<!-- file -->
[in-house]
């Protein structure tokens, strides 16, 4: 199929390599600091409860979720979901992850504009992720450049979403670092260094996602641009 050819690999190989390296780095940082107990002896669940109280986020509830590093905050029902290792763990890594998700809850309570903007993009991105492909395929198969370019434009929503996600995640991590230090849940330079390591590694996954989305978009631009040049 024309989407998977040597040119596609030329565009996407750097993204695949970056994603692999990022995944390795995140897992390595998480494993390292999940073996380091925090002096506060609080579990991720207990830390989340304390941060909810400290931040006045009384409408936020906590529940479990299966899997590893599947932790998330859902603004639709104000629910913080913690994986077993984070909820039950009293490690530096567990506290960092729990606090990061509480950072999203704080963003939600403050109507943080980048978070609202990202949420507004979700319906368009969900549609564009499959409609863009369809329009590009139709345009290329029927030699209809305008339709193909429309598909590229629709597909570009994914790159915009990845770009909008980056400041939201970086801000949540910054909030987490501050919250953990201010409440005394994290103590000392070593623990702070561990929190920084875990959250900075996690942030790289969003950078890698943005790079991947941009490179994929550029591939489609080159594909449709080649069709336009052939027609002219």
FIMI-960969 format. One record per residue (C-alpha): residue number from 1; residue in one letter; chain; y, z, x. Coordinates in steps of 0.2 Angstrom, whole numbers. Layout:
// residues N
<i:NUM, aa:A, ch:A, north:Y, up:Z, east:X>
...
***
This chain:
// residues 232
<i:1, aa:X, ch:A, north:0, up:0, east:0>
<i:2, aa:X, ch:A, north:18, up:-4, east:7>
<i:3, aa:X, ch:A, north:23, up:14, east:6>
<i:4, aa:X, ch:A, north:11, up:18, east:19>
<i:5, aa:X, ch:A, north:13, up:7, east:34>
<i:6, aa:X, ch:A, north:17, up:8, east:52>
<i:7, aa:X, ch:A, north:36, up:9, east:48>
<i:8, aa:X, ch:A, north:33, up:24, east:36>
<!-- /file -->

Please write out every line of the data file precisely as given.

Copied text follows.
[in-house]
């Protein structure tokens, strides 16, 4: 199929390599600091409860979720979901992850504009992720450049979403670092260094996602641009 050819690999190989390296780095940082107990002896669940109280986020509830590093905050029902290792763990890594998700809850309570903007993009991105492909395929198969370019434009929503996600995640991590230090849940330079390591590694996954989305978009631009040049 024309989407998977040597040119596609030329565009996407750097993204695949970056994603692999990022995944390795995140897992390595998480494993390292999940073996380091925090002096506060609080579990991720207990830390989340304390941060909810400290931040006045009384409408936020906590529940479990299966899997590893599947932790998330859902603004639709104000629910913080913690994986077993984070909820039950009293490690530096567990506290960092729990606090990061509480950072999203704080963003939600403050109507943080980048978070609202990202949420507004979700319906368009969900549609564009499959409609863009369809329009590009139709345009290329029927030699209809305008339709193909429309598909590229629709597909570009994914790159915009990845770009909008980056400041939201970086801000949540910054909030987490501050919250953990201010409440005394994290103590000392070593623990702070561990929190920084875990959250900075996690942030790289969003950078890698943005790079991947941009490179994929550029591939489609080159594909449709080649069709336009052939027609002219």
FIMI-960969 format. One record per residue (C-alpha): residue number from 1; residue in one letter; chain; y, z, x. Coordinates in steps of 0.2 Angstrom, whole numbers. Layout:
// residues N
<i:NUM, aa:A, ch:A, north:Y, up:Z, east:X>
...
***
This chain:
// residues 232
<i:1, aa:X, ch:A, north:0, up:0, east:0>
<i:2, aa:X, ch:A, north:18, up:-4, east:7>
<i:3, aa:X, ch:A, north:23, up:14, east:6>
<i:4, aa:X, ch:A, north:11, up:18, east:19>
<i:5, aa:X, ch:A, north:13, up:7, east:34>
<i:6, aa:X, ch:A, north:17, up:8, east:52>
<i:7, aa:X, ch:A, north:36, up:9, east:48>
<i:8, aa:X, ch:A, north:33, up:24, east:36>